Types Of Customs Duty
The term “customs duty” refers to the tax placed on commodities as they transit international boundaries. The Customs Act and Customs Tariff Act (CTA), together with many associated rules and regulations, provide an integrated law for imposing duties on India’s imports and exports. Tariffs are imposed to safeguard each country’s economy, jobs, environment, and residents, among other things, by regulating the flow of commodities into and out of each country, particularly forbidden and restricted items.
Every product has a tariff rate that is based on a variety of factors, such as the material it is made of, where it was created, and where it was acquired. Additionally, all new imports entering India must be declared in accordance with customs regulations. For instance, you must report any goods purchased outside of India as well as any gifts you get from outside of India.
Types Of Custom Duties
Customs duties are charged almost universally on every good which are imported into a country. These are divided into:
- Basic Customs Duty (BCD)
- Countervailing Duty (CVD)
- Additional Customs Duty or Special CVD
- Protective Duty,
- Anti-dumping Duty
- Integrated tax
Basic Customs Duty
Under the Customs Act of 1962, a tax known as the basic customs duty (abbreviated BCD) is levied. It’s important to know where this customs duty originated before diving into it. The fundamental customs duties paid on imports are derived from Section 12 of the Customs Act, which addresses taxable goods.
Whether they are produced or manufactured in that nation, exported there, or transported there, some goods are partially or fully subsidised by that nation. In such a situation, Section 9 of the CTA gives the central government the authority to impose anti-subsidy duties on goods in order to equalise the playing field between domestic producers and merchants in terms of subsidised imports.
By publishing in the Official Gazette, it is accomplished. This section relates to products that are not exported in the same state from the country or location of manufacturing or production as well as goods that are not imported directly from that country or place. The rule forbids, however, imposing such amounts above subsidies or for periods longer than five years.
An Additional Customs Duty Or Special CVD
There are items that are manufactured in the United States or on which the government charges excise taxes. Section 3(1) provides for the application of a tax rate similar to the excise duty on goods imports of the same kind to avoid any appearance of injustice against domestic manufacturers or domestic producers of products.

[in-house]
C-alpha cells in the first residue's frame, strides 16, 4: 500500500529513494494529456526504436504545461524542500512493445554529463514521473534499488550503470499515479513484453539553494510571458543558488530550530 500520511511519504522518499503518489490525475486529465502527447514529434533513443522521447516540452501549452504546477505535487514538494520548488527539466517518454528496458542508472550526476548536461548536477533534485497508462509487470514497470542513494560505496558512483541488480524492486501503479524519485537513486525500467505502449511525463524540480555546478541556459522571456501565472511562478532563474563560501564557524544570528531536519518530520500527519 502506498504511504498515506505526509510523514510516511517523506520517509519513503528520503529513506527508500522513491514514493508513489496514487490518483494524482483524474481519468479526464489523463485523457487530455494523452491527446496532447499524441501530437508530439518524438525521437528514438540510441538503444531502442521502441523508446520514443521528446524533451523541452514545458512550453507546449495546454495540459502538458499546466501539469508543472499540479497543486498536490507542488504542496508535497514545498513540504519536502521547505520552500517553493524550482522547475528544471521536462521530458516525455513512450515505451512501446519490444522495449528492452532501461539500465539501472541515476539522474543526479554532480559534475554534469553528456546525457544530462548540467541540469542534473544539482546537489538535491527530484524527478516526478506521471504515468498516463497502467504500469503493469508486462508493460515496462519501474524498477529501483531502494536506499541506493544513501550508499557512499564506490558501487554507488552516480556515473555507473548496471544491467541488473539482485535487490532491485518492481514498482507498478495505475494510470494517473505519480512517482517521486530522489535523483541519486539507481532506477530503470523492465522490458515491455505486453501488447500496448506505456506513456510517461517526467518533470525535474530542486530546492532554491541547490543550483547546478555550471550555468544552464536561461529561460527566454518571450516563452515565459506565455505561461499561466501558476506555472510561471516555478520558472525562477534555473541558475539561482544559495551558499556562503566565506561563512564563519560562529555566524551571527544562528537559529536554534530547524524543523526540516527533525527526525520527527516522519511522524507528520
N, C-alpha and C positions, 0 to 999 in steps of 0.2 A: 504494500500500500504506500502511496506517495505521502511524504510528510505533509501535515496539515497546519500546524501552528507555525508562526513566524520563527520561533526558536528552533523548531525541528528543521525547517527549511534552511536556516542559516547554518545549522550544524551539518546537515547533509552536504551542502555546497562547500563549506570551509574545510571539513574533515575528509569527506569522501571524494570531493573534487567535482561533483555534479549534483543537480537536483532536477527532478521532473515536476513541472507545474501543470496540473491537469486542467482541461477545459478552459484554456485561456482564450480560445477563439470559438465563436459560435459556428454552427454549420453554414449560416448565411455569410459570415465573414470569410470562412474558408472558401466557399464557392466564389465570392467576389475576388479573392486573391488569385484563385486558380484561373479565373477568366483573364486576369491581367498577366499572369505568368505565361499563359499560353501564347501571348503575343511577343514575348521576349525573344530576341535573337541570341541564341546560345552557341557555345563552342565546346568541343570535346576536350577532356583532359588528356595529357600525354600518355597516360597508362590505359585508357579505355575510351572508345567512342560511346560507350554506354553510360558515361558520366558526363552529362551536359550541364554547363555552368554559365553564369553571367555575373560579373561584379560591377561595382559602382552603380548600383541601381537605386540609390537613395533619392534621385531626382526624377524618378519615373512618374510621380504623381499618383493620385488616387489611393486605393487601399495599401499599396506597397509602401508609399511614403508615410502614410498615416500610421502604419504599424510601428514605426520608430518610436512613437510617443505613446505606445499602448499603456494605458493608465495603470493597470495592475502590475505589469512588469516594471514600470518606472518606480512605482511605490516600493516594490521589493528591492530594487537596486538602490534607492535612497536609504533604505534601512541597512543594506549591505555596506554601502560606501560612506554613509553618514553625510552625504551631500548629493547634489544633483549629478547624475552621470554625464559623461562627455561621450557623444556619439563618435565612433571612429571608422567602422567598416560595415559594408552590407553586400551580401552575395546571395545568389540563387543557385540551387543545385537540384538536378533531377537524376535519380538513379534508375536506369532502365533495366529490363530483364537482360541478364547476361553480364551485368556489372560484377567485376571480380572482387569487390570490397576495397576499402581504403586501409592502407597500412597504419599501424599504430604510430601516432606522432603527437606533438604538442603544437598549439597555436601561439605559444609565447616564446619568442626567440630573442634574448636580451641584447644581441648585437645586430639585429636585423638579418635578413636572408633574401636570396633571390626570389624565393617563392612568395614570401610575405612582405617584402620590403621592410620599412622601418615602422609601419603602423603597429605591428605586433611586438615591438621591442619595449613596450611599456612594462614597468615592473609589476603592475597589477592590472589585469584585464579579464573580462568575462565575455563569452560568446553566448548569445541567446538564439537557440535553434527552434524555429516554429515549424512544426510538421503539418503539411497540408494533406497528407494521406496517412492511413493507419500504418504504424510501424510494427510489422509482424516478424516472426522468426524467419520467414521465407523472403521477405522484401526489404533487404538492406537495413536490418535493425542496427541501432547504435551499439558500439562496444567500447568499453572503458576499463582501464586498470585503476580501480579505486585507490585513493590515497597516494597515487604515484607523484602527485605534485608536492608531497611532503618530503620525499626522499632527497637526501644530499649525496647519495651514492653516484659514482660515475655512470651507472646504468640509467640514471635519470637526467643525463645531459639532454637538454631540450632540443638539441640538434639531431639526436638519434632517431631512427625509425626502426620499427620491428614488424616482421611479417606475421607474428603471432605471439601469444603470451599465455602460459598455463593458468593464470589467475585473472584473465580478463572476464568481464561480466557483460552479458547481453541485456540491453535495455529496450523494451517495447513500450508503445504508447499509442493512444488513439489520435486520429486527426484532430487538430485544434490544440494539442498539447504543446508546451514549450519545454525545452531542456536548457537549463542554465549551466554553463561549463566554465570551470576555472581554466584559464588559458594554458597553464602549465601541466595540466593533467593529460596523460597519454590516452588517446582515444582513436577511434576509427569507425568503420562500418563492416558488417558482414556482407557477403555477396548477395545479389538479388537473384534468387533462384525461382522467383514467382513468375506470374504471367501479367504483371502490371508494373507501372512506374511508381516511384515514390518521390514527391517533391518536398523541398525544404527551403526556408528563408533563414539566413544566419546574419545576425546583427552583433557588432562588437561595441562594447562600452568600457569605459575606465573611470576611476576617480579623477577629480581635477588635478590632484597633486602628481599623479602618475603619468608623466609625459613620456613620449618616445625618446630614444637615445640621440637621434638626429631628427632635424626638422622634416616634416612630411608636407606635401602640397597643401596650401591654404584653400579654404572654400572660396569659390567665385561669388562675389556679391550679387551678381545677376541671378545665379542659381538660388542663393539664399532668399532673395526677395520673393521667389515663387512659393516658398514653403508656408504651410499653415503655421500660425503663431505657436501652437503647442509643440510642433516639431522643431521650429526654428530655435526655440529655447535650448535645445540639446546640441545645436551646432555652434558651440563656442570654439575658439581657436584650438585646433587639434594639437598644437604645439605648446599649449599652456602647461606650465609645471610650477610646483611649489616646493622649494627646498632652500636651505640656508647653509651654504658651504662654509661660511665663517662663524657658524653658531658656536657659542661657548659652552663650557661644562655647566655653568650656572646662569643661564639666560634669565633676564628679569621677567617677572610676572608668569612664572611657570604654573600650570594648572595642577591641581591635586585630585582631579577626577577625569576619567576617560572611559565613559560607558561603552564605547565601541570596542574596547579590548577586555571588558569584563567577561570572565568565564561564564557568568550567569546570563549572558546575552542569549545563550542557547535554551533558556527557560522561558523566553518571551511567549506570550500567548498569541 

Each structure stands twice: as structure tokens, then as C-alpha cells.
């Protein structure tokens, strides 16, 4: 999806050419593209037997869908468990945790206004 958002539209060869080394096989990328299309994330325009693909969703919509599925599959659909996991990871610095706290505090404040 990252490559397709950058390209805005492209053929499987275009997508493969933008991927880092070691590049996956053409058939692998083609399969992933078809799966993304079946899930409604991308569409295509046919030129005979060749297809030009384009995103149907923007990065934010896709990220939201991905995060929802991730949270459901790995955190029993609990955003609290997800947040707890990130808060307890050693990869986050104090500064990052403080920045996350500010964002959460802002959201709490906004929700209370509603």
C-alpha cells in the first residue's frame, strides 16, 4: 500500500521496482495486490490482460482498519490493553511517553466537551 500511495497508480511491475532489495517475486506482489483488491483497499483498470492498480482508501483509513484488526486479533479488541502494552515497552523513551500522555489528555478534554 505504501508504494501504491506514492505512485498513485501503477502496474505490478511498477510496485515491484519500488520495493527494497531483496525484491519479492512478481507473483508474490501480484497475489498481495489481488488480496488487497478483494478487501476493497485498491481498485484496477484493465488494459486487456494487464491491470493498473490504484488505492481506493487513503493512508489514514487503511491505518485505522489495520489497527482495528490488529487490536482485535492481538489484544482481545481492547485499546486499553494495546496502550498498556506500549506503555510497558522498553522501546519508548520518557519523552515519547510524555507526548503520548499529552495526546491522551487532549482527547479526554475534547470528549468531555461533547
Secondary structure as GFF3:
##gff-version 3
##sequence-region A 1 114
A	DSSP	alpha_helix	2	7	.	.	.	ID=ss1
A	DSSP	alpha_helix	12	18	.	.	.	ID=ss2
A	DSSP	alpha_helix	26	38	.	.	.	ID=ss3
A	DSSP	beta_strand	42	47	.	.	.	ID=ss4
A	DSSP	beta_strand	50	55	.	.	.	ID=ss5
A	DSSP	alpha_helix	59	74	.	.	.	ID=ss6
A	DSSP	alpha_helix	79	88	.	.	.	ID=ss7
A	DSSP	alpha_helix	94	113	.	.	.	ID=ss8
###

Sections 6 and 7 of the CTA empower the central government to levy protective tariffs on certain imports if it deems it necessary to defend the domestic industry. The mechanism for establishing such protection requirements is detailed and may be interpreted as follows:
To the central government, the Customs Commission of India proposes and defines the amount or rate of protective duties imposed on specific imports.
Based on such suggestions, the government shall implement the tax by publication in the official gazette if it is persuaded that it is necessary to defend the local industry. Tariffs shall not be charged in an amount that exceeds the Commission’s recommendations.
The government is required to provide such notification to Parliament in the form of a bill within six months of its issuing.
The declared responsibilities will no longer apply if the government does not comply with the foregoing, or if the law is not passed.
If the government believes that the protective duty has surpassed or failed to meet its aim, it might cut or raise the tax amount.
One of the most prevalent problems in the commercial sector is product dumping. Dumping happens when an exporter sells a product to another nation or area for less than usual. To prevent the dumping of imported goods in India, Section 9A of the CTA imposes anti-dumping fees on items sent there for that purpose.
However, the amount of the obligation that must be collected must not be greater than the dumping margin. The normal value to export value ratio and the deadline for collection must both be no longer than five years (although it may be cancelled before the specified deadline).
Commodities imported into India would be subject to both the BCD and the Integrated Goods and Services Tax after the implementation of GST in 2017. (IGST). According to the recently updated Section 3 (7) of the CTA, the integrated tax is assessed at a rate equal to (but less than 40 percent) the rate at which the IGST is paid on goods of the same class carried in the taxable nation. The price of imported goods In addition to BCD and, if relevant, any additional obligations, the taxes mentioned above must also be paid.